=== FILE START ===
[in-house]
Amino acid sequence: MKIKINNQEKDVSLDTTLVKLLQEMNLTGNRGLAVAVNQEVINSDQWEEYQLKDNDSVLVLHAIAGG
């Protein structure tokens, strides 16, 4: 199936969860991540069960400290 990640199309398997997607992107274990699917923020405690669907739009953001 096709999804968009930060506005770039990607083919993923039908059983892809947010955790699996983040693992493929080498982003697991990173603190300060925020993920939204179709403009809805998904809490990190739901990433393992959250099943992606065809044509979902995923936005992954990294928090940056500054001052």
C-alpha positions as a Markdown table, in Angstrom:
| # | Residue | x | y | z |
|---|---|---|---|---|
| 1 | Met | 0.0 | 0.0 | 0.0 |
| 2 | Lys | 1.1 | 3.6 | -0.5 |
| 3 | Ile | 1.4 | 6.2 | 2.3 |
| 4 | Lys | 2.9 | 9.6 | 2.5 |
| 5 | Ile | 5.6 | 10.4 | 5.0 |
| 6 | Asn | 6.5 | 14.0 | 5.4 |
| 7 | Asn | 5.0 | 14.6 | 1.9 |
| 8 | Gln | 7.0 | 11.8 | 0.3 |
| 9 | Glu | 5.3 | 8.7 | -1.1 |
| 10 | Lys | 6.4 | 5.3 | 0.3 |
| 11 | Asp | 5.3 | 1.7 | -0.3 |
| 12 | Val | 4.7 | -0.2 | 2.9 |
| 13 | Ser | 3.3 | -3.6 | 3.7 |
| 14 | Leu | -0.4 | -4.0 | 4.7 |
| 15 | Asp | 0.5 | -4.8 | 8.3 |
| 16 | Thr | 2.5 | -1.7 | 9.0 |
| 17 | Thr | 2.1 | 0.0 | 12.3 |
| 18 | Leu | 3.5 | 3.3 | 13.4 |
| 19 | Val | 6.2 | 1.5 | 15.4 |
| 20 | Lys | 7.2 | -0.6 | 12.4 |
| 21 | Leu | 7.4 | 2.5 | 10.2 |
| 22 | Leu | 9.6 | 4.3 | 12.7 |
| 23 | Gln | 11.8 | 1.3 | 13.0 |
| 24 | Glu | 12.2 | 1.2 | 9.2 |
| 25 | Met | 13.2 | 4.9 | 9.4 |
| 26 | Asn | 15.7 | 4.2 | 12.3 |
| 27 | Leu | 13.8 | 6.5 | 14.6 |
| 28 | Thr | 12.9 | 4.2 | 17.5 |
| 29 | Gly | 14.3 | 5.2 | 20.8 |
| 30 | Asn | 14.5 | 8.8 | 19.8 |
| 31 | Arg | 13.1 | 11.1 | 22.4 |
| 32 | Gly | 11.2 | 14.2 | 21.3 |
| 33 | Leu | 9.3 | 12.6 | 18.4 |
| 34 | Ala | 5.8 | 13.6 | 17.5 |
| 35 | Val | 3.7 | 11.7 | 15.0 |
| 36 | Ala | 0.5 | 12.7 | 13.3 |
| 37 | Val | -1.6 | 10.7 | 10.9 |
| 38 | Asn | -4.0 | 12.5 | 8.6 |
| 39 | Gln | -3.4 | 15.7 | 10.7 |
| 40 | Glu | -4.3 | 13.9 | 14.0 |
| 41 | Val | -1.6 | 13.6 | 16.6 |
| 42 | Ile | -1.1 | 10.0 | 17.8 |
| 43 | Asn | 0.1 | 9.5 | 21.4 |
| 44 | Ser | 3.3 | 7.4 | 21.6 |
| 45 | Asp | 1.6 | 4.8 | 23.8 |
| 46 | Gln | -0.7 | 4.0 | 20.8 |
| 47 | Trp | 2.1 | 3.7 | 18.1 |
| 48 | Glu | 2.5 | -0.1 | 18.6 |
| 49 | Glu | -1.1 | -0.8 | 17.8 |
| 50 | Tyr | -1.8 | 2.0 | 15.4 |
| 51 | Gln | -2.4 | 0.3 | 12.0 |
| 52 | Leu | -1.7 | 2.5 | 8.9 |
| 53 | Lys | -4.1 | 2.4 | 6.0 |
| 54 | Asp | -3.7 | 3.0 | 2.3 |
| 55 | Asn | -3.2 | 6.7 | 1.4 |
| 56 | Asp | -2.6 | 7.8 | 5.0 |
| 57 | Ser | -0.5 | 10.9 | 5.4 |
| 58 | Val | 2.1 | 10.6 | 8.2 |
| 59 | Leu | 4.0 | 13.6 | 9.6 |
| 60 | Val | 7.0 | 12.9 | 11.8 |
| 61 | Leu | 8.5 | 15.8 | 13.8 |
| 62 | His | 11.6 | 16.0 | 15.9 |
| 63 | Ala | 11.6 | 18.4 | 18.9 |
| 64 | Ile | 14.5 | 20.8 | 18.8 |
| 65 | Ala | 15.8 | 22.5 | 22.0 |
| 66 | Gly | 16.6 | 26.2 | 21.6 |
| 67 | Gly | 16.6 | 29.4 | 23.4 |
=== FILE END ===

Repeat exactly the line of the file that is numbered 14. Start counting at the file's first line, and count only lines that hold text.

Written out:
| 8 | Gln | 7.0 | 11.8 | 0.3 |